Unfortunately, by this time Brian was starting to develop a number of health problems that really interfered with what he could and couldn't do. We'd all realized that this was a two book project by then and Brian did continue to be a font of information. His recollection for details of events was remarkable right up to the end. I called him about six weeks ago - the last time that I spoke with Brian - just to check in and to ask a question about an issue going back to the 1950s and he had the facts there instantly.
Brian had a tremendous grasp on the artillery's and army's corporate knowledge right up to the end. Much of it unavailable elsewhere.

Most of you know that Brian's wife, Tish, predeceased him this last June. They were in every respect the gentleman officer and his lady wife in the best of the old army tradition of the term.

They will be greatly missed.

End of Mission, Brian and Tish. Stand Easy."
 
Very sorry to hear the news. His was one of the voices that you always made note to pay special attention to because you could feel the experience and depth of knowledge behind what he had to say.

Condolences to his friends, family and the Branch.

:salute:
 
Army.ca has lost one of its best. I didn’t know him well but always paid attention to what he had to say. I hope he’s at peace, and I’m very sorry for the several members here who counted him a good friend.
 
I saw him speak at the RCMI about the death of Michael Wittmann, not by the Northamptonshire Yeomanry, but by a tank commanded by Radley-Walters, for which Brian took a lot of stick from British historians. I was also privileged that he took the time to answer my questions about his time in the 'old Army' which he was always very happy to do. I once asked him when he was going to write his biography, but he said he had too much on the go to take the time to do it. The world is diminished by his passing.

RIP
 
I heard Brian was not well and could not contribute with FLAG on the Artillery history of Afghanistan. He wrote our Regimental history* several years ago and I was honoured to assist him.

RIP Brian. A great pleasure knowing you.

*Named by the Enemy: A History of the Royal Winnipeg Rifles - 2005

Brian A. Reid was born in Fort Erie, Ontario, and grew up in Ridgeway, where Canadian troops fought Fenian invaders in 1866. He joined the regular Canadian army as a gunner in 1957 and was commissioned in the Royal Regiment of Canadian Artillery in 1961. During a military career that spanned nearly four decades, he served in regimental, staff and liaison appointments in Canada, Europe and the United States. His last appointment, before he retired in 1994, was in the Joint Military Plans and Operations Staff at National Defence Headquarters in Ottawa. Brian Reid is the author of Our Little Army in the Field: The Canadians in South Africa, 1899-1902, No Holding Back: Operation Totalize, Normandy, August 1944 and of studies in Fighting for Canada: Seven Battles, 1758-1945 and More Fighting for Canada: Five Battles, 1760-1944, and he is the co-author of RCHA - Right of the Line. He also has written a number of magazine articles and lectured on military history subjects. As well, he has been appointed as the designated historian of the Afghanistan War for the Royal Regiment of Canadian Artillery and has commenced research for a work to be published after the Canadian mission is completed. Brian Reid resides with his wife, Patricia, near Ottawa and his interests include, besides military history, travel, cooking and picking up after a large Labrador Retriever.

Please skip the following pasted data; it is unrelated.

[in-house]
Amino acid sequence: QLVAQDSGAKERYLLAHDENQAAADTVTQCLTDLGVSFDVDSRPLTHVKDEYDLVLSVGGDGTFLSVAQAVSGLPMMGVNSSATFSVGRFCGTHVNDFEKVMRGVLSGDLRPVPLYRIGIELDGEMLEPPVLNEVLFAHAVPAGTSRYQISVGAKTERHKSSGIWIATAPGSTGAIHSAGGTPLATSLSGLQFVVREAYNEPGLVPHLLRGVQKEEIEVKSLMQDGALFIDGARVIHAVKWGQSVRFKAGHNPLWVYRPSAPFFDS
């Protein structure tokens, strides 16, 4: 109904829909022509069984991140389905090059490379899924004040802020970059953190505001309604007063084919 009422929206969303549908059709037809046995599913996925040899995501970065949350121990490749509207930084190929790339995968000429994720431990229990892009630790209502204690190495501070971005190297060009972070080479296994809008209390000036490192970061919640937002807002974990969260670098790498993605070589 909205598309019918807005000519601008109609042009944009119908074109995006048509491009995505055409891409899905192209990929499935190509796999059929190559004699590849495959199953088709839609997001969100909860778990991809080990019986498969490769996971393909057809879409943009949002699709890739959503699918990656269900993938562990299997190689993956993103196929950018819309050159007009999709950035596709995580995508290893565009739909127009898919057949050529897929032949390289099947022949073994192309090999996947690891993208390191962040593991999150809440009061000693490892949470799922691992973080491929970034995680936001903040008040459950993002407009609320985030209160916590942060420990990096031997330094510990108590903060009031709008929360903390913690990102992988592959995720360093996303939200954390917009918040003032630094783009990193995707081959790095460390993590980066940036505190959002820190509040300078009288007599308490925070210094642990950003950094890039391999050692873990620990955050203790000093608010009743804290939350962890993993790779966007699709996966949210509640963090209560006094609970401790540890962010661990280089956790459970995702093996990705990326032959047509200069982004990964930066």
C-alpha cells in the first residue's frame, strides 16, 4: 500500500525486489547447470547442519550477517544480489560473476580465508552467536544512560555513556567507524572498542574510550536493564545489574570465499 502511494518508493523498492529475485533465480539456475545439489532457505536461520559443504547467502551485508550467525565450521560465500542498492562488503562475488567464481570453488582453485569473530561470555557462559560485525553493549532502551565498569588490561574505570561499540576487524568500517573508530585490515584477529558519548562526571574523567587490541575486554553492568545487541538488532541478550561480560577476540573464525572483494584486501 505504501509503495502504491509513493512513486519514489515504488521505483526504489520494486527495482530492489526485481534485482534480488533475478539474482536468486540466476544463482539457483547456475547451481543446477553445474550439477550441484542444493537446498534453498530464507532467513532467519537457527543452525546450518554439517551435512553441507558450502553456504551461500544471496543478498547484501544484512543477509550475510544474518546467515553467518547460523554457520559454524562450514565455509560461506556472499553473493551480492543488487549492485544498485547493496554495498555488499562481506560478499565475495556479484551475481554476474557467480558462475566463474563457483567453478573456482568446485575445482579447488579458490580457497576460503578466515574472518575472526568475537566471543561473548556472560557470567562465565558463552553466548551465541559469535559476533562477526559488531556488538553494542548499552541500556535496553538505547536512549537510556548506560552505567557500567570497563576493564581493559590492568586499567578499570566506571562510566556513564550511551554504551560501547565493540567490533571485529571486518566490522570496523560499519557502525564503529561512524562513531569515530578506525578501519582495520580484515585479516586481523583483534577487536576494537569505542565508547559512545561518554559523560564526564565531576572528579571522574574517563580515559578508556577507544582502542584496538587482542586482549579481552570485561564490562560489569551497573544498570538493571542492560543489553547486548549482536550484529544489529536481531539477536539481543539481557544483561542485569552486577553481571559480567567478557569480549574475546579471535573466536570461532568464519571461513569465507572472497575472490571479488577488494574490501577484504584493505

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I joined the Artillery just as plotting boards were going away to be replaced by HP41C calculators. It was great to discuss and learn more about that period of the Canadian Artillery with him. Never got to meet him personally, but I know I could have spent hours listening to him talk on the subject. RIP and thank you for the time you took to answer my questions.

edited as it was pointed out I mixed up the calculator number.
 
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I heard Brian was not well and could not contribute with FLAG on the Artillery history of Afghanistan. He wrote our Regimental history* several years ago and I was honoured to assist him.

RIP Brian. A great pleasure knowing you.

*Named by the Enemy: A History of the Royal Winnipeg Rifles - 2005

Brian A. Reid was born in Fort Erie, Ontario, and grew up in Ridgeway, where Canadian troops fought Fenian invaders in 1866. He joined the regular Canadian army as a gunner in 1957 and was commissioned in the Royal Regiment of Canadian Artillery in 1961. During a military career that spanned nearly four decades, he served in regimental, staff and liaison appointments in Canada, Europe and the United States. His last appointment, before he retired in 1994, was in the Joint Military Plans and Operations Staff at National Defence Headquarters in Ottawa. Brian Reid is the author of Our Little Army in the Field: The Canadians in South Africa, 1899-1902, No Holding Back: Operation Totalize, Normandy, August 1944 and of studies in Fighting for Canada: Seven Battles, 1758-1945 and More Fighting for Canada: Five Battles, 1760-1944, and he is the co-author of RCHA - Right of the Line. He also has written a number of magazine articles and lectured on military history subjects. As well, he has been appointed as the designated historian of the Afghanistan War for the Royal Regiment of Canadian Artillery and has commenced research for a work to be published after the Canadian mission is completed. Brian Reid resides with his wife, Patricia, near Ottawa and his interests include, besides military history, travel, cooking and picking up after a large Labrador Retriever.
That’s incredibly impressive. What a giant.
 
I first met Brian in '70 when he was at Staff College with my father. A couple of years later, Brian and dad were both posted to Gagetown. Brian rescued a puppy from the impact zone (I just learned this part at the service on Friday) and promptly brough the pup and some beer over to our house, declaring that they were going to sit and drink until the dog had an appropriate name. For those that don't know me, my father was with The RCR. So we have an Artillery Officer and an Infantry Officer sitting at the table watching a pup and drinking beer. They both decided that this was the dumbest dog in NATO and saddled the pup with the name "Pilot".

He and Pat became part of our family and they would stop by our cottage every summer, but would only stay for three days. This was, as Brian used to say, because "Guests and fish both start to smell after three days".

As info, the service and pictures can be seen on the Hulse, Playfair and McGarry website as of yesterday.